22,600 research outputs found

    Re use: archaeology and storytelling

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    Attempts to describe and characterise the re use of existing buildings in recent interior architectural theory have often centred on the language and syntax associated with literary arts. Remodelling and interior interventions are often described in terms of translation, interpretation, poetry, essay and narrative. This is not without substance and indeed it is not only the act that is described in such terms but the very thing itself. The intervention or remodelled architectural form is an essay on and narration of the existing building. It translates and interoperates a previous history and story manifest within the fabric of the existing building and act as its biographer. This act of storytelling is predetermined by the excavation of the story. As a precursor to the narration, the designer translates and adopts the behaviour of the archaeologist. It is a process of careful and predetermined removal and discovery that allows the depiction of previous lives, events and culture to become part of the present. The intervention as a mechanism for re use is a biographic interpretation of the previous and an auto biographic narration of the present. It is this ability to be both representational of the past and the present that establishes the significance of the intervention as a key contributor to place within this persistent context. This paper aims to contribution to current discourse in relation to the validity and authenticity of the built interior and the re use of the existing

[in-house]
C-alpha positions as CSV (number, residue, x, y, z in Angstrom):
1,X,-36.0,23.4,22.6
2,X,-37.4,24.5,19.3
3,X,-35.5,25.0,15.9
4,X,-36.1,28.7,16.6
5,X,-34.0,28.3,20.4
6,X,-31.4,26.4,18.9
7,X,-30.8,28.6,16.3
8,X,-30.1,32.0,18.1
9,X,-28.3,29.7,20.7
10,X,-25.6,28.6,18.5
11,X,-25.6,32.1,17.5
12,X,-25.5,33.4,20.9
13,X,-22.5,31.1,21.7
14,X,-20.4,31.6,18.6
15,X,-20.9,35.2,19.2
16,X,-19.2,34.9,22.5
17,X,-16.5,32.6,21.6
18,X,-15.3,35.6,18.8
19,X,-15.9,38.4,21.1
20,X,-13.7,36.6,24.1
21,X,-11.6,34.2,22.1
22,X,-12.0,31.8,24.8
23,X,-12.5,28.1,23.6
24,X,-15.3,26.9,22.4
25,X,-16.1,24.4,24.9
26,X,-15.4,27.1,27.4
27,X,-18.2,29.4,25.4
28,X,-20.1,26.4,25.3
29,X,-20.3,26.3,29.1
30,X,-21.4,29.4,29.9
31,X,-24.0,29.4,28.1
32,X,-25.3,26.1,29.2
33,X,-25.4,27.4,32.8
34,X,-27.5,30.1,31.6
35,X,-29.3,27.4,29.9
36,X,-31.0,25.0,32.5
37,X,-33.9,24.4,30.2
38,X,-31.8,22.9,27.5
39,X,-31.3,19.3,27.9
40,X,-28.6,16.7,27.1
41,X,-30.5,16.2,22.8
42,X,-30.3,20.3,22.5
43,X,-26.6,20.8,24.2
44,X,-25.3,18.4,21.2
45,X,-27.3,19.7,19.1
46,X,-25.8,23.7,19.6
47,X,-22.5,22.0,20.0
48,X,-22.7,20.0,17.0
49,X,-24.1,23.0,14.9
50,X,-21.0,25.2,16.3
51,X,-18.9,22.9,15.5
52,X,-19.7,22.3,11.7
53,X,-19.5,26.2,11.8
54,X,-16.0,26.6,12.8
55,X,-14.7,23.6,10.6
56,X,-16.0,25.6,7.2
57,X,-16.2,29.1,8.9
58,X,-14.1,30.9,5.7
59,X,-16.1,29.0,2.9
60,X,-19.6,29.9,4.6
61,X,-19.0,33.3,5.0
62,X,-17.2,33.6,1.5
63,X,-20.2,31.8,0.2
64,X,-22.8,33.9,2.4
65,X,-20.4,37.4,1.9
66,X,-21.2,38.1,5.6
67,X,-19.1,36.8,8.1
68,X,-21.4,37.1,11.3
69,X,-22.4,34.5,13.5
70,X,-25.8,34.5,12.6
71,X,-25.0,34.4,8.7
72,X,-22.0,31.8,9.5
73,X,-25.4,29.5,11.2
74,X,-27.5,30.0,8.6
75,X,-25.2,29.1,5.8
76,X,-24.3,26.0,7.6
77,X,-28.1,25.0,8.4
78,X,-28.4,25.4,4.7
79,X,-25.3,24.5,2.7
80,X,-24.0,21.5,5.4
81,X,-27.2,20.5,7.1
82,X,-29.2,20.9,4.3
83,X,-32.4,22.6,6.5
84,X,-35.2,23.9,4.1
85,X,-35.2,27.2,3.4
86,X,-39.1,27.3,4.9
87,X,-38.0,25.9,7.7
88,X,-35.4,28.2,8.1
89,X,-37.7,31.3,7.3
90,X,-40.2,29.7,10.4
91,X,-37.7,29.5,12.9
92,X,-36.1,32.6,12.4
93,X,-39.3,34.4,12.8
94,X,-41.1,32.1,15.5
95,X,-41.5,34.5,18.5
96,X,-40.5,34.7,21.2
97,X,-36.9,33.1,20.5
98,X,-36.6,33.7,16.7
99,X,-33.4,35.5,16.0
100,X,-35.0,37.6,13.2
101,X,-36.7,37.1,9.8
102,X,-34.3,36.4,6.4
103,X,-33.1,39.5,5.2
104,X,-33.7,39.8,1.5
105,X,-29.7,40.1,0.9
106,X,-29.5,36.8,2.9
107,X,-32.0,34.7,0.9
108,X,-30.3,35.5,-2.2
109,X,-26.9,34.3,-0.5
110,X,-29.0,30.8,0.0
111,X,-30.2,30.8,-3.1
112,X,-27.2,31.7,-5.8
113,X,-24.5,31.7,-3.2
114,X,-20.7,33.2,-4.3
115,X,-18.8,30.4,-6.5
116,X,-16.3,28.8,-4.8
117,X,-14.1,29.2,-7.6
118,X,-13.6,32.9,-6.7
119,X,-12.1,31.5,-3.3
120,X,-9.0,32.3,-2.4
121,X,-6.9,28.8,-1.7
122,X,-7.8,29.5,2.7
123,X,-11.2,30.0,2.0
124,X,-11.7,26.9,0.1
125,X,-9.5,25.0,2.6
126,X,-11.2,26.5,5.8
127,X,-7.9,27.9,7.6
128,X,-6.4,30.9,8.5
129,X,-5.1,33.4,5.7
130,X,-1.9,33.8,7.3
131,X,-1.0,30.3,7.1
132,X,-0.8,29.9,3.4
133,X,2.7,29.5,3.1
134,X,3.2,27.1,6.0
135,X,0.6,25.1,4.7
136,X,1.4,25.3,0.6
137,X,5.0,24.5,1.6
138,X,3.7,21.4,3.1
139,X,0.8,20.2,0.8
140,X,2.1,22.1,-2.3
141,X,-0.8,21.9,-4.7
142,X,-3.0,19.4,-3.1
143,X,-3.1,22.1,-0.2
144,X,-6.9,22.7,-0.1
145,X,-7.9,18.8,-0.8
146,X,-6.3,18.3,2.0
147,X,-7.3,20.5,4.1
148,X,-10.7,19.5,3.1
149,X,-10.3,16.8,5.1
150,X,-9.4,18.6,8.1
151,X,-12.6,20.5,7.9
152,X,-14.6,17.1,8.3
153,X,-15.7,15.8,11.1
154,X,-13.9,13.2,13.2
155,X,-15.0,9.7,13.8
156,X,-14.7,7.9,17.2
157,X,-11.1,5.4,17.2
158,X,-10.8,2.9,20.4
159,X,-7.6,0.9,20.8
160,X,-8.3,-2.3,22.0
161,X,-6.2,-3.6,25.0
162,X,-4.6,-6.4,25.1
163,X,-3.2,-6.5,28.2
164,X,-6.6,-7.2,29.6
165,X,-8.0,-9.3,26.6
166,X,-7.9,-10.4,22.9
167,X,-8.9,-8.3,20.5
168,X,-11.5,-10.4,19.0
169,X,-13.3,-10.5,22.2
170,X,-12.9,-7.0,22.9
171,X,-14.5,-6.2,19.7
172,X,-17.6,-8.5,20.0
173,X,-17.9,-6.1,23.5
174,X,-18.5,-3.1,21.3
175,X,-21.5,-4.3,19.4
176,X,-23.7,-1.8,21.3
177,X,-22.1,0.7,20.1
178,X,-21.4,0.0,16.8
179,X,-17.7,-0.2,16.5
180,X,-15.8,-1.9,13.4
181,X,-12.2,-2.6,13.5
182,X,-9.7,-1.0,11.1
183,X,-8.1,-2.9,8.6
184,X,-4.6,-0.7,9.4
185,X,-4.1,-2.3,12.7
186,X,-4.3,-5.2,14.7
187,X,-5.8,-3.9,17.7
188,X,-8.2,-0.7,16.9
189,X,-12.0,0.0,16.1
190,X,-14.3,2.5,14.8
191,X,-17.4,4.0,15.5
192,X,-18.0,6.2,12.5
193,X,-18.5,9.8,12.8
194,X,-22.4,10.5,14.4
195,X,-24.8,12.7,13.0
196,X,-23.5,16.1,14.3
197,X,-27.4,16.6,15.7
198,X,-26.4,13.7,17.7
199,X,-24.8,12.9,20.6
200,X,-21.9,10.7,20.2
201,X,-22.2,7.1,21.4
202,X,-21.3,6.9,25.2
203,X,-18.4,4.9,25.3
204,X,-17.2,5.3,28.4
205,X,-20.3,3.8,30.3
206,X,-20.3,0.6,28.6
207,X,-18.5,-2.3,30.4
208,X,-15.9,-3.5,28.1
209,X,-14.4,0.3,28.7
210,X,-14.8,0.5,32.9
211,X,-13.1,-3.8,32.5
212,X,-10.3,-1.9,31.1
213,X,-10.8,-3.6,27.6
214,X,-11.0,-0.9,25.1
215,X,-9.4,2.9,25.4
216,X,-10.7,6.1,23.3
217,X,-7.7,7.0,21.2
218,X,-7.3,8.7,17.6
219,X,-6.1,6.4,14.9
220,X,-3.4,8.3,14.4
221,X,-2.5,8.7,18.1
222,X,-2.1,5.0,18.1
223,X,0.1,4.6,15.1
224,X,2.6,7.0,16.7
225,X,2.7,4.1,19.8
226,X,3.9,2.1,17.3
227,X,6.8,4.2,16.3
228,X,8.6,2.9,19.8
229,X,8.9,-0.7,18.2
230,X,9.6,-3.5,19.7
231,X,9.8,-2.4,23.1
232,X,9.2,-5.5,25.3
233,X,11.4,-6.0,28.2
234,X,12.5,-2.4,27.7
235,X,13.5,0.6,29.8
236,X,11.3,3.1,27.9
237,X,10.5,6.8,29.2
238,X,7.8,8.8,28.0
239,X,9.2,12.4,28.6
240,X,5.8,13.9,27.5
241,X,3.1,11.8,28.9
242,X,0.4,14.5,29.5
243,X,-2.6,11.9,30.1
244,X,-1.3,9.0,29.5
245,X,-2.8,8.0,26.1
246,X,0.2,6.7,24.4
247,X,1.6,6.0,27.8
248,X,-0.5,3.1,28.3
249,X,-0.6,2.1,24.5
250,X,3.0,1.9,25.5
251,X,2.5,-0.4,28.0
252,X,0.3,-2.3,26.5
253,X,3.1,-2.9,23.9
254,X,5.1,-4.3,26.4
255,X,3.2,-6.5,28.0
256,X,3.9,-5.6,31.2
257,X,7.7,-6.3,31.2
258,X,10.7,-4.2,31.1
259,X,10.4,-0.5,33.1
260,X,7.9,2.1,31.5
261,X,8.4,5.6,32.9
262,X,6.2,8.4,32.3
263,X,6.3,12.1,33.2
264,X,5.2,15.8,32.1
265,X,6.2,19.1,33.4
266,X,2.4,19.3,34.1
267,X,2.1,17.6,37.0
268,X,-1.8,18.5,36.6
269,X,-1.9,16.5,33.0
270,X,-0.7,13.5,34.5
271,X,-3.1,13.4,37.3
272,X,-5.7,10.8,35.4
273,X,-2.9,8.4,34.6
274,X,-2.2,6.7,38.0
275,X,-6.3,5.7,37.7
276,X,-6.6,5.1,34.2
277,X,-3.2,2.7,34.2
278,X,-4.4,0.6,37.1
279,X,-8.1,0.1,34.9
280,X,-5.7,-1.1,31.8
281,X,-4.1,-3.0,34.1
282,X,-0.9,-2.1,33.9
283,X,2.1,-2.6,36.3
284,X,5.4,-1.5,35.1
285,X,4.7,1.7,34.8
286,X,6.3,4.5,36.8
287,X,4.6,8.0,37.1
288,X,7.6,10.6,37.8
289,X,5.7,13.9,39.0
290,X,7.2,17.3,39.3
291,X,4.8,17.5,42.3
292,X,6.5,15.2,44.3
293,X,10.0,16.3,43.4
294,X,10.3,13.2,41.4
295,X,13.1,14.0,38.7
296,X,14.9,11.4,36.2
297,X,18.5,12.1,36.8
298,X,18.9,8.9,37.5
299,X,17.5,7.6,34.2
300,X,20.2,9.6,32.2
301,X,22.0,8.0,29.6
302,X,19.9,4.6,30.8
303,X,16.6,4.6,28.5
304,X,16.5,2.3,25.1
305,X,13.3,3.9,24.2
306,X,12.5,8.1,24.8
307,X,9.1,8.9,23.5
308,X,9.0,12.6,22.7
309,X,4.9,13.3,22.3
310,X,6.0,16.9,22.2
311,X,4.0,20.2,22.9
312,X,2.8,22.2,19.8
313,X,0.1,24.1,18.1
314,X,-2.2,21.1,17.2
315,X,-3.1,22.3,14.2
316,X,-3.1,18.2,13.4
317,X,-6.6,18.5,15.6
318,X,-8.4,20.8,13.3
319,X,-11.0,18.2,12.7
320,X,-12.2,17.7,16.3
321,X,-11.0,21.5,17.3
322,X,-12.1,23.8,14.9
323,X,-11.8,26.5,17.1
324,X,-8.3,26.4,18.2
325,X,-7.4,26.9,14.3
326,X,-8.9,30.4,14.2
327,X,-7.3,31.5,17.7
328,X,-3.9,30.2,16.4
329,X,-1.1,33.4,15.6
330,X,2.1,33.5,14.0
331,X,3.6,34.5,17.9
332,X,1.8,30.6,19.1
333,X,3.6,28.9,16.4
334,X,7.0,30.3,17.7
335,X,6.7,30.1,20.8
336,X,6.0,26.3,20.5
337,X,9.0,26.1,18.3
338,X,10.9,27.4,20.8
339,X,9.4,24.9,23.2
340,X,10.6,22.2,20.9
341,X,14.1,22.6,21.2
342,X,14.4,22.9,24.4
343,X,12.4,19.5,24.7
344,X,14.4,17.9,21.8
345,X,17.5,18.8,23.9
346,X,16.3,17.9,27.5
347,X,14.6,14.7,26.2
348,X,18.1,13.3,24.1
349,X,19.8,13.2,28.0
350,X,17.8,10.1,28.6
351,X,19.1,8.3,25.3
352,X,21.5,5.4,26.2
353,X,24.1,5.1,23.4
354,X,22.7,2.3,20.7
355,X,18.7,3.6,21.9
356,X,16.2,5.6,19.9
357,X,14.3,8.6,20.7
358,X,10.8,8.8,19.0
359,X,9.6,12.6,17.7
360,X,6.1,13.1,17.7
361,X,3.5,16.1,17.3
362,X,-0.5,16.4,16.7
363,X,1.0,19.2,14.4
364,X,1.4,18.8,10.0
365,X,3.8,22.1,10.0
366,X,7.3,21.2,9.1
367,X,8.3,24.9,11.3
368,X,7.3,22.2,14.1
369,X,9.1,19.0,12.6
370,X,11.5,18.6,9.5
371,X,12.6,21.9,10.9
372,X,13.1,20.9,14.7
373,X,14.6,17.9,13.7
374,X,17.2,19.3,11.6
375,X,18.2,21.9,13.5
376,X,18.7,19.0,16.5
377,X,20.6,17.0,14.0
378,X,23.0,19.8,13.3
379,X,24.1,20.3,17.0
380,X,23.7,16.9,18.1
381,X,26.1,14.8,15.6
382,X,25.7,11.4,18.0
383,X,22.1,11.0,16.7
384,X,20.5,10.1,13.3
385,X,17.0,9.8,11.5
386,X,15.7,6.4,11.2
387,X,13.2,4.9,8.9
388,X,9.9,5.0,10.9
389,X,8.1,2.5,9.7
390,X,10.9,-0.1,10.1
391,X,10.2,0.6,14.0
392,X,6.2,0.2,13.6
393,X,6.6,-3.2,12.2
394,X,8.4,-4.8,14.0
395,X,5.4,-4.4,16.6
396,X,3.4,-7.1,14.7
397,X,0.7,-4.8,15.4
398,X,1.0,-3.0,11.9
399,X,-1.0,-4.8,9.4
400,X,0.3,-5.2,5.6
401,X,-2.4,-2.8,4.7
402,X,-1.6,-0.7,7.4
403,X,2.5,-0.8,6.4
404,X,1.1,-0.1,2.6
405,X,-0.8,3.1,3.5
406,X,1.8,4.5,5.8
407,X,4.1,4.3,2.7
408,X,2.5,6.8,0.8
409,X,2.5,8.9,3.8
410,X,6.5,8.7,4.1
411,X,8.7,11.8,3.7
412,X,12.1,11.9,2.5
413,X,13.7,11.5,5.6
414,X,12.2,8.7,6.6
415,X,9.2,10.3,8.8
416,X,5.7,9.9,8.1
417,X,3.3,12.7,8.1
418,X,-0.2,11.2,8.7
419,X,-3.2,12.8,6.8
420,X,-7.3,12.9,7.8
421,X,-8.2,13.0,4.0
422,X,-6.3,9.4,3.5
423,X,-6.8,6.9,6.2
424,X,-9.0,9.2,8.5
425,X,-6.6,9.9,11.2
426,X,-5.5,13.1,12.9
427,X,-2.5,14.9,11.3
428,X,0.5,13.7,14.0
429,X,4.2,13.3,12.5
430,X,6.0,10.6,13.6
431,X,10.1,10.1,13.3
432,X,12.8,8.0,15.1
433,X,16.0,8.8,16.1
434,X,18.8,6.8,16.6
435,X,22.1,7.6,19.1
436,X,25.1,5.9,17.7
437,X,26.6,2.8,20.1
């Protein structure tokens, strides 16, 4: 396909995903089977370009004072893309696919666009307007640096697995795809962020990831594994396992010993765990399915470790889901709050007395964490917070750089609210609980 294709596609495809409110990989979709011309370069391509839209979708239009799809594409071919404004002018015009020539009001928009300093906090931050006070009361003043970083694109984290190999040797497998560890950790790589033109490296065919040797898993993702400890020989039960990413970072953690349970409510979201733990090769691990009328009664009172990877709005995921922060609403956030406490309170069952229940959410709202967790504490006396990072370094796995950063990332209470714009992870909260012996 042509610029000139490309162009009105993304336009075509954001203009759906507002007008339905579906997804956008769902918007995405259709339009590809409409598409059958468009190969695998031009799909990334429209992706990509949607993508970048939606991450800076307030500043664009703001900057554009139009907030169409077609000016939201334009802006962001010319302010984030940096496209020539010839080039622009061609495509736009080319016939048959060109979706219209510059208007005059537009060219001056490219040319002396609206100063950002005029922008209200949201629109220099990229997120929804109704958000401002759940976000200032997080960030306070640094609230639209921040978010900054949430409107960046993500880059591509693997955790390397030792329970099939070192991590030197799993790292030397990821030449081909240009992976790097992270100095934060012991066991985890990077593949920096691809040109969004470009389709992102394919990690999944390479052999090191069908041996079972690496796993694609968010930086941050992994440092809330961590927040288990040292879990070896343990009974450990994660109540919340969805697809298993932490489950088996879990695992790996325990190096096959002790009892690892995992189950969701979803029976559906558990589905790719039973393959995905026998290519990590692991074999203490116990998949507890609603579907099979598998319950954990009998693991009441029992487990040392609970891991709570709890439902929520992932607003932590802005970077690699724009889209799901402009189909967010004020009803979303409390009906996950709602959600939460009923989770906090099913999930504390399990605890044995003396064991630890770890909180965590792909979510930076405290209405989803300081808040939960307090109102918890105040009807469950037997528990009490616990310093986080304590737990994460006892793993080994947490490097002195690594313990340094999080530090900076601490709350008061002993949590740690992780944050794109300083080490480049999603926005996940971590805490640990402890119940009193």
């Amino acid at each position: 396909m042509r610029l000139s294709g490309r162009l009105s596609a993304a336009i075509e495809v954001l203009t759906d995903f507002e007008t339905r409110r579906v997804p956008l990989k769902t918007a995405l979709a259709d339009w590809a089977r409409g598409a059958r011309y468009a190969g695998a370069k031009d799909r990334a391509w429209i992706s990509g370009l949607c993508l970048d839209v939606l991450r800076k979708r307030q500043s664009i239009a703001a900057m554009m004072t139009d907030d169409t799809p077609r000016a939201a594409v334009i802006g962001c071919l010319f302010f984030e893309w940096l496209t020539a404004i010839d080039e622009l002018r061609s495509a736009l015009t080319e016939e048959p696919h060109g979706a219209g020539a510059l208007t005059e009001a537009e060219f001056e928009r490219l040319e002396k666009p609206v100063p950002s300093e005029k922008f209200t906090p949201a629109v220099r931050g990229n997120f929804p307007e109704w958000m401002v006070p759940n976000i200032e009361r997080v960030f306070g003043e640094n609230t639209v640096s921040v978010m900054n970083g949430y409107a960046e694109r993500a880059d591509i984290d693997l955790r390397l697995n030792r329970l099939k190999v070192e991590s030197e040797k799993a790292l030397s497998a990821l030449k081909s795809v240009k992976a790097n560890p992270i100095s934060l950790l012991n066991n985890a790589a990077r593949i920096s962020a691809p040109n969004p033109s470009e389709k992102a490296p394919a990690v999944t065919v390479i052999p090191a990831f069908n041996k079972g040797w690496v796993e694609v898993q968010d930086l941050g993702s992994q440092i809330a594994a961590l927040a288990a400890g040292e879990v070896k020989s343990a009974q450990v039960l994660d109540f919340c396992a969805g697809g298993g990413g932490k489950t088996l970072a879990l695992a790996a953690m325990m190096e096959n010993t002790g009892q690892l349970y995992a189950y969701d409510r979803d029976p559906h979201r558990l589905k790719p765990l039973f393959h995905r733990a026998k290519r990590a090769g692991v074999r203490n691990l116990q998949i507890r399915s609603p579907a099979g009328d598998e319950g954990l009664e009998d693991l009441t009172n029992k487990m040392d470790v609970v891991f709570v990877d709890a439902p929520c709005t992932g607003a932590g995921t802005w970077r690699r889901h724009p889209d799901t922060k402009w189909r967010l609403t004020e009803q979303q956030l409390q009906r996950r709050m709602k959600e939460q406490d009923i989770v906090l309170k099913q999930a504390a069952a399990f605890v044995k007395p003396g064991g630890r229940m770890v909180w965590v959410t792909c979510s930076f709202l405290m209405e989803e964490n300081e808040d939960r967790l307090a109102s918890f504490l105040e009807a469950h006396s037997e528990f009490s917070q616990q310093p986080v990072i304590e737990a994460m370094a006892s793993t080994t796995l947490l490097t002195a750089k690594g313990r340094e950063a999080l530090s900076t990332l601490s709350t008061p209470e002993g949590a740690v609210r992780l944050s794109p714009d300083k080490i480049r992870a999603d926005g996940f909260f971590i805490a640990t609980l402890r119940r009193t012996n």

Berry phase and backbending

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    Backbending is a typical phenomenon in the rotational spectra of superfluid nuclei. It is caused by the rotational alignment of a pair of nucleons and depends on topological properties of the Hartree-Fock-Bogoliubov spectrum in the rotating frame characterized by diabolic points and Berry phases.Comment: 15 pages, 6 figures, chapter in "Fifty Years of Nuclear BCS", eds. R.A. Broglia and V.Zelevinsk

    Relativistic mean-field description of the dynamics of giant resonances

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    The relativistic mean-field theory provides a framework in which the nuclear many-body problem is described as a self-consistent system of nucleons and mesons. In the mean-field approximation, the self-consistent time evolution of the nuclear system describes the dynamics of collective motion: nuclear compressibility from monopole resonances, regular and chaotic dynamics of isoscalar and isovector collective vibrations.Comment: LaTeX, 10 pages, 5 figures, Invited Talk, Topical Conference on Giant resonances, Varenna, May 1998, to be published in Nucl. Phys.

    A University Parish

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    Fabrication of large ceramic electrolyte disks